Affiliations: Grace Centre's for Newborn Care, The Children's Hospital at Westmead, University of Sydney, Westmead, NSW, Australia | Department of Surgery, The Children's Hospital at Westmead, University of Sydney, Westmead, NSW, Australia
Note:  Corresponding author: Dr. Sandeep S. Bidarkar, Department of Surgery, The Children's Hospital at Westmead, Locked Bag 4001, Westmead 2145, Australia. Tel.: +61 403612938; Fax: +61 2 98453180; E-mail: email@example.com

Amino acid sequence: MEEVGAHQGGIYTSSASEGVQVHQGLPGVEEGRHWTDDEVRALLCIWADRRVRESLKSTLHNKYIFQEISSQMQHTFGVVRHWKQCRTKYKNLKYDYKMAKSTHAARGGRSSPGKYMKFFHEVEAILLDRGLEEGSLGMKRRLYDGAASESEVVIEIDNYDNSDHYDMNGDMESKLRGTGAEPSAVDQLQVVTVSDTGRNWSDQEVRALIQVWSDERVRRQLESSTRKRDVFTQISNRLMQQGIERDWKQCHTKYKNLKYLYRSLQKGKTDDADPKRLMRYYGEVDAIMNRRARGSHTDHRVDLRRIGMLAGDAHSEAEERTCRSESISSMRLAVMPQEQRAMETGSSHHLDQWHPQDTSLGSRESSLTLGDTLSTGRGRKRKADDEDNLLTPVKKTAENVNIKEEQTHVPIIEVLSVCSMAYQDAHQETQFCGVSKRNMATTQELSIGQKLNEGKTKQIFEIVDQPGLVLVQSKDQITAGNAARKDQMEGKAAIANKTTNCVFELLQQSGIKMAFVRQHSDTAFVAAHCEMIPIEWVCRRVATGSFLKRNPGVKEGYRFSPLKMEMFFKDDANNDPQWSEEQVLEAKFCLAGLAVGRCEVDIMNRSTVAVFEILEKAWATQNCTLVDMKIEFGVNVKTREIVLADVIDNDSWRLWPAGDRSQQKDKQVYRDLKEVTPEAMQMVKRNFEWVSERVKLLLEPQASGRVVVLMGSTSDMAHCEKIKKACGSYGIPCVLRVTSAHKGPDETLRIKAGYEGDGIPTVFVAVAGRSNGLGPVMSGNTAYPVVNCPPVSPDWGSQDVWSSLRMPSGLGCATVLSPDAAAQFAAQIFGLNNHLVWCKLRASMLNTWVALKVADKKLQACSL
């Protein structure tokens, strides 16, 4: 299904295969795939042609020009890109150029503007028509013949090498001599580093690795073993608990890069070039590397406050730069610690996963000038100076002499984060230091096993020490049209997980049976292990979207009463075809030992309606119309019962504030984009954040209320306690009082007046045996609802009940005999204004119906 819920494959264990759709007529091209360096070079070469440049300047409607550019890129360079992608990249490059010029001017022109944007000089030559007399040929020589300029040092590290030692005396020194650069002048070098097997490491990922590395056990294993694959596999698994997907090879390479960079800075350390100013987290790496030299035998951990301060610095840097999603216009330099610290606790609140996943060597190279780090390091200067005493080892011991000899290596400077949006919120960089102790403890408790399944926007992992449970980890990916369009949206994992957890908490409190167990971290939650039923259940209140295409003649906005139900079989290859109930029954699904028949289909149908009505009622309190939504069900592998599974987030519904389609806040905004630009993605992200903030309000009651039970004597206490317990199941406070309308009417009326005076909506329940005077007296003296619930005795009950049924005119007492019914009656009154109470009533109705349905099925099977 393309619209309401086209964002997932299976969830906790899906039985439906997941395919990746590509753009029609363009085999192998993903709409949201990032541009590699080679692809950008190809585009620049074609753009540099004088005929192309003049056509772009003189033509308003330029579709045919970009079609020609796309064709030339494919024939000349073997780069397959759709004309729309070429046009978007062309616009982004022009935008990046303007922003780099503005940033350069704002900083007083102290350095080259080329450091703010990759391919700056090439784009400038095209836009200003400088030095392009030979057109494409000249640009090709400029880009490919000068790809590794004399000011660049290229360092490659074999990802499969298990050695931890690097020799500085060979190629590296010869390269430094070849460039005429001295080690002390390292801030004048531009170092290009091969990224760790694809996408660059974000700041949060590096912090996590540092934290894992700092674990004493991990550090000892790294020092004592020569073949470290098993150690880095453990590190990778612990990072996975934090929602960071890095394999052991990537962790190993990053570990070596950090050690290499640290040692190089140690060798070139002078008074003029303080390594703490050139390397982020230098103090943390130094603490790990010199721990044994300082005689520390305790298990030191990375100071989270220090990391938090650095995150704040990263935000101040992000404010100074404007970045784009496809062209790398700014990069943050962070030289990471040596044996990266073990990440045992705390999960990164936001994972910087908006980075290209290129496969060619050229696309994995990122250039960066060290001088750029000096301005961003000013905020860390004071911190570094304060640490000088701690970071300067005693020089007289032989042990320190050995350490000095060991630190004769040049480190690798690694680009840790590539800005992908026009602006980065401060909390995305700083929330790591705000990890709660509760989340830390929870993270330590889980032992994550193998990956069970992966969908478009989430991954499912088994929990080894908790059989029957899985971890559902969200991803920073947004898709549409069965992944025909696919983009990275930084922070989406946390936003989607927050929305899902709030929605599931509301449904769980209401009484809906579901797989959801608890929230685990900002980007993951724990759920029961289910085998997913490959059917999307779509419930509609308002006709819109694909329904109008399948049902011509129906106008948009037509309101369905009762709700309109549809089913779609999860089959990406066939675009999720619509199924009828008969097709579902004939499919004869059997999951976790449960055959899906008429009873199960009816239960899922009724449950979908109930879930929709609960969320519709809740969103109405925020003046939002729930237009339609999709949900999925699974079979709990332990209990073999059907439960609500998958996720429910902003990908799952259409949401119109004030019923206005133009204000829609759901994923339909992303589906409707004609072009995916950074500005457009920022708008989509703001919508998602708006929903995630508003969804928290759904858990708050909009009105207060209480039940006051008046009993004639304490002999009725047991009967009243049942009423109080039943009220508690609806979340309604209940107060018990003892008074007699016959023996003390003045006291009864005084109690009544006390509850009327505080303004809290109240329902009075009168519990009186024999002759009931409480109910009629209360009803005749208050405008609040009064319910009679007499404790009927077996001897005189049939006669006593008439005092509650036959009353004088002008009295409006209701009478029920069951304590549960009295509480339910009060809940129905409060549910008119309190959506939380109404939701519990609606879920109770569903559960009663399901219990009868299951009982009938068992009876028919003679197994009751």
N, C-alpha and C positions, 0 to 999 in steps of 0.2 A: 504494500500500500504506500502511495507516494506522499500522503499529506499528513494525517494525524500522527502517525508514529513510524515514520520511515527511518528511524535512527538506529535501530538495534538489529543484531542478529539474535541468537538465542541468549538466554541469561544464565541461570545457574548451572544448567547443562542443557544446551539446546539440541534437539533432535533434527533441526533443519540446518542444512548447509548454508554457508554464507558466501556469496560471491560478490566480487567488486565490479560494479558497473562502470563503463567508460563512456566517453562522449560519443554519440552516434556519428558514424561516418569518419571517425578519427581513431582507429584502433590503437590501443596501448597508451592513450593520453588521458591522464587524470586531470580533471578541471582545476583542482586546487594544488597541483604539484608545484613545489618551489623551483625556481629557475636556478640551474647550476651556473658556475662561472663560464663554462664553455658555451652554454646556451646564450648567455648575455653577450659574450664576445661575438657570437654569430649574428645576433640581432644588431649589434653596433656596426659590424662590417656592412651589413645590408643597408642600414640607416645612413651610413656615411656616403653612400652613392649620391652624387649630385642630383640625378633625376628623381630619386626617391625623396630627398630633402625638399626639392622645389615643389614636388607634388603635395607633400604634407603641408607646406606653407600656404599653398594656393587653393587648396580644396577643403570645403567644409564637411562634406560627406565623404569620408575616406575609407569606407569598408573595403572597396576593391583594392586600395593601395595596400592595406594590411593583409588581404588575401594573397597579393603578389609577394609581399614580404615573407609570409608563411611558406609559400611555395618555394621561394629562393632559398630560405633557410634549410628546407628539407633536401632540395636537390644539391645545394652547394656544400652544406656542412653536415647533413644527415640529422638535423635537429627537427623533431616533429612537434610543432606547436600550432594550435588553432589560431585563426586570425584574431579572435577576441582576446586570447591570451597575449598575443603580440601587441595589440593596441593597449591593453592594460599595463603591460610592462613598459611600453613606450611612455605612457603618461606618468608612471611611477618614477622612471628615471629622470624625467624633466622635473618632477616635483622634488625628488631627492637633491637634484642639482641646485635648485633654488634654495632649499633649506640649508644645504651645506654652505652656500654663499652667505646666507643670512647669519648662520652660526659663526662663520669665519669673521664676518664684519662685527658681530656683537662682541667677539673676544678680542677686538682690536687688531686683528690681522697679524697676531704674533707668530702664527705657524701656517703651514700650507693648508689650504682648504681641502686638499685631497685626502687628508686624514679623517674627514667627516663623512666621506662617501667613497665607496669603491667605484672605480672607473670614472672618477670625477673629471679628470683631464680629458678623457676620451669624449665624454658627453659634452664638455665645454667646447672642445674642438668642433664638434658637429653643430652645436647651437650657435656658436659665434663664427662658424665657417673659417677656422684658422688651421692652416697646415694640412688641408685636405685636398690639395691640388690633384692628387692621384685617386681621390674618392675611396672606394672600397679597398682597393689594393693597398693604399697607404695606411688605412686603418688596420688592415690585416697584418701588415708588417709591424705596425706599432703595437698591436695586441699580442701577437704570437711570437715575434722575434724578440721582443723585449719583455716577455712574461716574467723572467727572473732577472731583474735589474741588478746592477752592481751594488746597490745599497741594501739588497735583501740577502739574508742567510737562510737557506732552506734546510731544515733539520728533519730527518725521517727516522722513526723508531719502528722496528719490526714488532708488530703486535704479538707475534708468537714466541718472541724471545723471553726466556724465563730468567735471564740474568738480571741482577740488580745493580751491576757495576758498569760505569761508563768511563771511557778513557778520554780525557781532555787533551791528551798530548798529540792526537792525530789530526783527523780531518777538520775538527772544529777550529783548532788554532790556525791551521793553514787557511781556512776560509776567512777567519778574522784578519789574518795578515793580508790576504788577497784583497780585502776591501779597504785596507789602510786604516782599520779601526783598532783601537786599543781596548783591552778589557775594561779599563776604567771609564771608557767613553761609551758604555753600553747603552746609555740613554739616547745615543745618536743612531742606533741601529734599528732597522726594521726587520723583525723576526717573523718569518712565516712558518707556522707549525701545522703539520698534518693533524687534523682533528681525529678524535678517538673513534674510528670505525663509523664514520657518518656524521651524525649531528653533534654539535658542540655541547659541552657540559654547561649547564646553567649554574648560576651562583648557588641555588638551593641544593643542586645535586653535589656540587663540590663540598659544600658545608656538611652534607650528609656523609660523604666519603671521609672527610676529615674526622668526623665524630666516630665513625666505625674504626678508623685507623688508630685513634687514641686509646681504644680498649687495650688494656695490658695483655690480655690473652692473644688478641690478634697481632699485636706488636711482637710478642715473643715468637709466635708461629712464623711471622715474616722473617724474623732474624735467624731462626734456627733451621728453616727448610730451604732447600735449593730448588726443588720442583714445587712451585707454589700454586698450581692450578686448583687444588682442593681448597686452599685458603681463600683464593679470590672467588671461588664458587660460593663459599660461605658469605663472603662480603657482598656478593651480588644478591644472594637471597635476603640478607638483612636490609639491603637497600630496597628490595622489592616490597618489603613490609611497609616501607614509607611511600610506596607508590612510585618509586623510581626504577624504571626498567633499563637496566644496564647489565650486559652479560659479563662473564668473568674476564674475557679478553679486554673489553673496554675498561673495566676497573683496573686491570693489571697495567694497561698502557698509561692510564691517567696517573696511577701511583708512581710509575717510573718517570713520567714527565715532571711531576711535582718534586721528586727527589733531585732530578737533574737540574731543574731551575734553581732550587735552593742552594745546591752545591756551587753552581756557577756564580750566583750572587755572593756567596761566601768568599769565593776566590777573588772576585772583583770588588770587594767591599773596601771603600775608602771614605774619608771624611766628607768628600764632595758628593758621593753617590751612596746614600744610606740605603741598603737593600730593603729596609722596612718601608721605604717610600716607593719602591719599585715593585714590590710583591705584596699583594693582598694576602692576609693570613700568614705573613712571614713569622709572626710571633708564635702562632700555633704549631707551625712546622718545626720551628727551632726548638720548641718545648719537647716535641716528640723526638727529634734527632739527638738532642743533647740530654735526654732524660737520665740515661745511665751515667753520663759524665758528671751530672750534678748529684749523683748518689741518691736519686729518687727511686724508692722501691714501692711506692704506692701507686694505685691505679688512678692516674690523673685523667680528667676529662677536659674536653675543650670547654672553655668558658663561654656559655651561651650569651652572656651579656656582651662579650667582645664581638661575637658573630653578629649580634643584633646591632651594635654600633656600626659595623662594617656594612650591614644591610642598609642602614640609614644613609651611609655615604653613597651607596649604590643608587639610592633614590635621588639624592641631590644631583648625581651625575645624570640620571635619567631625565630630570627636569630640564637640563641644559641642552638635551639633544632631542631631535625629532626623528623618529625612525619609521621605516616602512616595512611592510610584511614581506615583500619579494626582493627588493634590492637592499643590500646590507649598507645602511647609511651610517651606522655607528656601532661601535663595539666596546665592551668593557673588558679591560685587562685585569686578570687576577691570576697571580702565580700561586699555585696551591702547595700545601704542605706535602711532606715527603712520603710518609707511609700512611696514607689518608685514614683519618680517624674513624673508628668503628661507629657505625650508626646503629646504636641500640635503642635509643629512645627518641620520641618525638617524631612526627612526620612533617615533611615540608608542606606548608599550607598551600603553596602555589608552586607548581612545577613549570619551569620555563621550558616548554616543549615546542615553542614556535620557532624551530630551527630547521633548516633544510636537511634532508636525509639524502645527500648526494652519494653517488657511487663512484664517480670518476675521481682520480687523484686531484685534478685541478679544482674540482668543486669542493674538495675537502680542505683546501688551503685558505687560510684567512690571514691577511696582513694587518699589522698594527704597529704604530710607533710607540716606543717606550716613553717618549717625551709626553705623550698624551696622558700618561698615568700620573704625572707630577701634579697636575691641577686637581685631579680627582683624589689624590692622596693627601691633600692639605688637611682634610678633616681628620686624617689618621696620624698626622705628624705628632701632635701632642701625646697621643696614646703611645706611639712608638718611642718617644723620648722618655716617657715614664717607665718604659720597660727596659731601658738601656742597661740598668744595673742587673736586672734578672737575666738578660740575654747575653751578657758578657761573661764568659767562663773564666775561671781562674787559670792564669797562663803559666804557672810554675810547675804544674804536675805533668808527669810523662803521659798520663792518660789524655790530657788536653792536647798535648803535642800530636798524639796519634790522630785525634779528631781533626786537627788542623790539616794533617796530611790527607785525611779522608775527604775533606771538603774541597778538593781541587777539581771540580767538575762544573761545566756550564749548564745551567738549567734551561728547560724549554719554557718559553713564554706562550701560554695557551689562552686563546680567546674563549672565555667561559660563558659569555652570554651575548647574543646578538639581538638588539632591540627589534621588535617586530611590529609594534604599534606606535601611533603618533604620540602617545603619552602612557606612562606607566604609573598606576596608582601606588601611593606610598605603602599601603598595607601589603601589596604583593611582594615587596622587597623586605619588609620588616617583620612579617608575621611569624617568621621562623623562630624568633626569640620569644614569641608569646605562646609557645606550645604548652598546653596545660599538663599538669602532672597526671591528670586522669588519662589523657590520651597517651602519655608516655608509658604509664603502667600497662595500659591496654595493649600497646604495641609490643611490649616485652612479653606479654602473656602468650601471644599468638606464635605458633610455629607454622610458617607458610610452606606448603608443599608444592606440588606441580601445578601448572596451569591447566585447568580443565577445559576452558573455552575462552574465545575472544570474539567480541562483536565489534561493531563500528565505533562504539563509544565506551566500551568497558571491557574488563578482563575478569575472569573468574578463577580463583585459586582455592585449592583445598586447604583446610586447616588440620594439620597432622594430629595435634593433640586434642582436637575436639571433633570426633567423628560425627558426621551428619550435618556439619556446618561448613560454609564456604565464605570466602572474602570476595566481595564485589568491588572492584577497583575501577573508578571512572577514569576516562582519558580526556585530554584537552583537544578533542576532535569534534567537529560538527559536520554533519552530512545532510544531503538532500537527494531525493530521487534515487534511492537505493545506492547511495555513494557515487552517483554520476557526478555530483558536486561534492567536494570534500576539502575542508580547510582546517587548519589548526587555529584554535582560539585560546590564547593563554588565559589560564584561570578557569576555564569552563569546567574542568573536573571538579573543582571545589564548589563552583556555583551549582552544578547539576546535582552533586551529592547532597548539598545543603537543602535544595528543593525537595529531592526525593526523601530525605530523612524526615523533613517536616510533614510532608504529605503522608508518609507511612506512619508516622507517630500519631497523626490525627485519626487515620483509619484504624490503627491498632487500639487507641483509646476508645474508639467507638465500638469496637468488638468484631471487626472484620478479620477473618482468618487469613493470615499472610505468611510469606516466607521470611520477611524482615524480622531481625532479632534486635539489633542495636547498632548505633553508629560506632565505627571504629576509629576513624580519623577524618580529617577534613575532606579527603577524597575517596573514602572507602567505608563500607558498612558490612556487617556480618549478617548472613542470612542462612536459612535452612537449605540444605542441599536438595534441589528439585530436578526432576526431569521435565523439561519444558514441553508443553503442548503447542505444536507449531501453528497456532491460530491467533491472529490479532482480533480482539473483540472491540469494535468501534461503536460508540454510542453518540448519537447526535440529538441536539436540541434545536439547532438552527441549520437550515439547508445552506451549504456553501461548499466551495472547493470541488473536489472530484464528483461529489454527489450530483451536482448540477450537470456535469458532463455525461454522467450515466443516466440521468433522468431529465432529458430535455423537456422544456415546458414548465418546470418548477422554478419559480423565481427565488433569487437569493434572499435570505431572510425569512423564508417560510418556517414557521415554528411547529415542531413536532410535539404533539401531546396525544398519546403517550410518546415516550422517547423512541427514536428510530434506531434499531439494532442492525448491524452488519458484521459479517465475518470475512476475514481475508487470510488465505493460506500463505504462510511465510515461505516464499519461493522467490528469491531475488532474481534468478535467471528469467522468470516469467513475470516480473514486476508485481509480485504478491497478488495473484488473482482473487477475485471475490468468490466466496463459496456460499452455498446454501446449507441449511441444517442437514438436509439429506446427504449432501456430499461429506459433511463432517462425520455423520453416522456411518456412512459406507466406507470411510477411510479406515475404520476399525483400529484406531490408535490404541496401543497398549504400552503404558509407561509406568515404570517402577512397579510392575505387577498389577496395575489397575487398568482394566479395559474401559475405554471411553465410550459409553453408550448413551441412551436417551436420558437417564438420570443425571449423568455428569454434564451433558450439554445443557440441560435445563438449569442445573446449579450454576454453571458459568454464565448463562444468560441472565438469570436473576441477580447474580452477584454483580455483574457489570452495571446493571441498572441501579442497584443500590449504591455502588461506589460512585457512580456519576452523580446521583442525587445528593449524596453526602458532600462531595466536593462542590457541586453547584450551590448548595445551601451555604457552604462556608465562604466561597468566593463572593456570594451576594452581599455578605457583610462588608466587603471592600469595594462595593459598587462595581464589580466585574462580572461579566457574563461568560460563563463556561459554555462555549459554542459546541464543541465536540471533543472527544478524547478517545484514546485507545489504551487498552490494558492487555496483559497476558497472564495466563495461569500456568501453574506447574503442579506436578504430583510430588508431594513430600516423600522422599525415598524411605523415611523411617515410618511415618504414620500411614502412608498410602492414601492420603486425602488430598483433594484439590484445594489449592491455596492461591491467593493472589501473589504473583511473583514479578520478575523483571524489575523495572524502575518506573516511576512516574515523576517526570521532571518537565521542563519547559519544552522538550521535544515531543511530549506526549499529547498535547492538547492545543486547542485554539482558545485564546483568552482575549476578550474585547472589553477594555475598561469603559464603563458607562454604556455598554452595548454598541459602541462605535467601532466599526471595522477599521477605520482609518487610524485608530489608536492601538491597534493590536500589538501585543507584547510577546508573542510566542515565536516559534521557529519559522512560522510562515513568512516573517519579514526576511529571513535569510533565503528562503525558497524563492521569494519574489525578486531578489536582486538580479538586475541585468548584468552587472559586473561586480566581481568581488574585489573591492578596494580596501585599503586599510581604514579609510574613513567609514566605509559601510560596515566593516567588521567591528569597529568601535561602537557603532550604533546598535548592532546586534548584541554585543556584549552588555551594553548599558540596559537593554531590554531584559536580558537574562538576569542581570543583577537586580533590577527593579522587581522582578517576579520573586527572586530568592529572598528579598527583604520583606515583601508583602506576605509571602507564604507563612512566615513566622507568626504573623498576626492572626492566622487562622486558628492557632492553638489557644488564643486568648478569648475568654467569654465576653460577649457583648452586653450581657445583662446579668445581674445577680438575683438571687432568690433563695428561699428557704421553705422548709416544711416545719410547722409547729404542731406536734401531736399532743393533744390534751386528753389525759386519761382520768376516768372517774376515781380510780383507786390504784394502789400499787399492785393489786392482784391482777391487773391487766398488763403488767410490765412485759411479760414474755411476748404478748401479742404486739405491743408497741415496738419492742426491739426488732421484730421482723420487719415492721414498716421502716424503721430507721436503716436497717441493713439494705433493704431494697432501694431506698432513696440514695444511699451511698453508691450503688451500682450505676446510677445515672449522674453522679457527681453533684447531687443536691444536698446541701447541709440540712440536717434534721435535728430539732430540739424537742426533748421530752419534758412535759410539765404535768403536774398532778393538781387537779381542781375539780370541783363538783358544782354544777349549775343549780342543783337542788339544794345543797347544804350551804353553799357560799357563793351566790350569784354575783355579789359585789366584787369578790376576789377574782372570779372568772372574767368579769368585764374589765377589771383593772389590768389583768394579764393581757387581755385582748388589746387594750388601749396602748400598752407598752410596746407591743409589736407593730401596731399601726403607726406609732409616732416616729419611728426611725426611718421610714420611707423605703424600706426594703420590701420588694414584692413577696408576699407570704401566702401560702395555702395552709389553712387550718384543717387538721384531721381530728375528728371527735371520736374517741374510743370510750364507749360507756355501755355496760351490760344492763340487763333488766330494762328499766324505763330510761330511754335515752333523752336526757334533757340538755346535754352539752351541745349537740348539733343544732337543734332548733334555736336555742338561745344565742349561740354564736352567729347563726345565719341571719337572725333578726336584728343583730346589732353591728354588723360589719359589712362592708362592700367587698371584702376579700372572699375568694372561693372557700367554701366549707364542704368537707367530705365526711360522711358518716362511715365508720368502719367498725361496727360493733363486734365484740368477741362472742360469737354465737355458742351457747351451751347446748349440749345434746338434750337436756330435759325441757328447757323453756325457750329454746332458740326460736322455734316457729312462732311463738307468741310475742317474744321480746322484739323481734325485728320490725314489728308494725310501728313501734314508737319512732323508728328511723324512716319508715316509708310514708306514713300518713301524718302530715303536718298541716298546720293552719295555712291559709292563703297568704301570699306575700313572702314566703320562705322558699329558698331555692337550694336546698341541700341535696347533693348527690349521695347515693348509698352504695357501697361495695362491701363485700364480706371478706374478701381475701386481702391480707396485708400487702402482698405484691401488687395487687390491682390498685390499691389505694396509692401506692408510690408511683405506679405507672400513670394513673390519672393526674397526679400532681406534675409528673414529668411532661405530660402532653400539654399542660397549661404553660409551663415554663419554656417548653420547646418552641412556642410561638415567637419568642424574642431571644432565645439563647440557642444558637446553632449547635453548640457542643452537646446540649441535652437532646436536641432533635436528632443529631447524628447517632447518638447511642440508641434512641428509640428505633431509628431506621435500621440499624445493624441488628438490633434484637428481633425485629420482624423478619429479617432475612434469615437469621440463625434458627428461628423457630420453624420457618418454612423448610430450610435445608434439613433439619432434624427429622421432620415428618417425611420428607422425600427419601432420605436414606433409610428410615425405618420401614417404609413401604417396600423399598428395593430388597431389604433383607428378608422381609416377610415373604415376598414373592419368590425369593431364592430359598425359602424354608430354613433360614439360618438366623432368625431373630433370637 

Abstract: AIMS: To provide analysis on infants treated for right-sided congenital diaphragmatic hernia (RCDH) including mortality, neonatal morbidities, and associated congenital anomalies. METHODS: We reviewed records of infants admitted with RCDH from 1985 to 2010. RESULTS: A total of 160 infants with CDH were identified; of them 22 infants had RCDH, 14 (64%) were male and eight (36%) were female. Eleven of the 22 infants died (50%), of which seven (64%) were male, and four (36%) were female. Three infants (13.6%) were diagnosed prenatally, and 19 (86.4%) were diagnosed postnatally. A statistically significant association with mortality was observed for low five minute Apgar score (OR = 8; 95% CI: 1.24–51.5), and high alveolar-arterial gradient >400 (OR = 25.7; 95% CI: 2.2–298.5). Fourteen infants (64%) underwent surgical correction, three (21.4%) infants who underwent surgery died. Three infants were discharged with oxygen supplementation and tube feeding at home, and one on sildenafil. No statistical significance was observed between other variables and mortality/morbidity. We observed a change in practice in relation to timing of surgery allowing stabilisation of patient prior to surgery. Average in-patient stay for RCDH infants was 23.5 days (range: 0–112), compared with the total in-patient mean stay of 10.5 days. CONCLUSIONS: Low five minute Apgar score, and high alveolar-arterial gradient were significant predictors of mortality. RCDH is associated with high mortality (50%), prolonged length of stay and other anomalies. In recent years, we observed an improving trend for survival.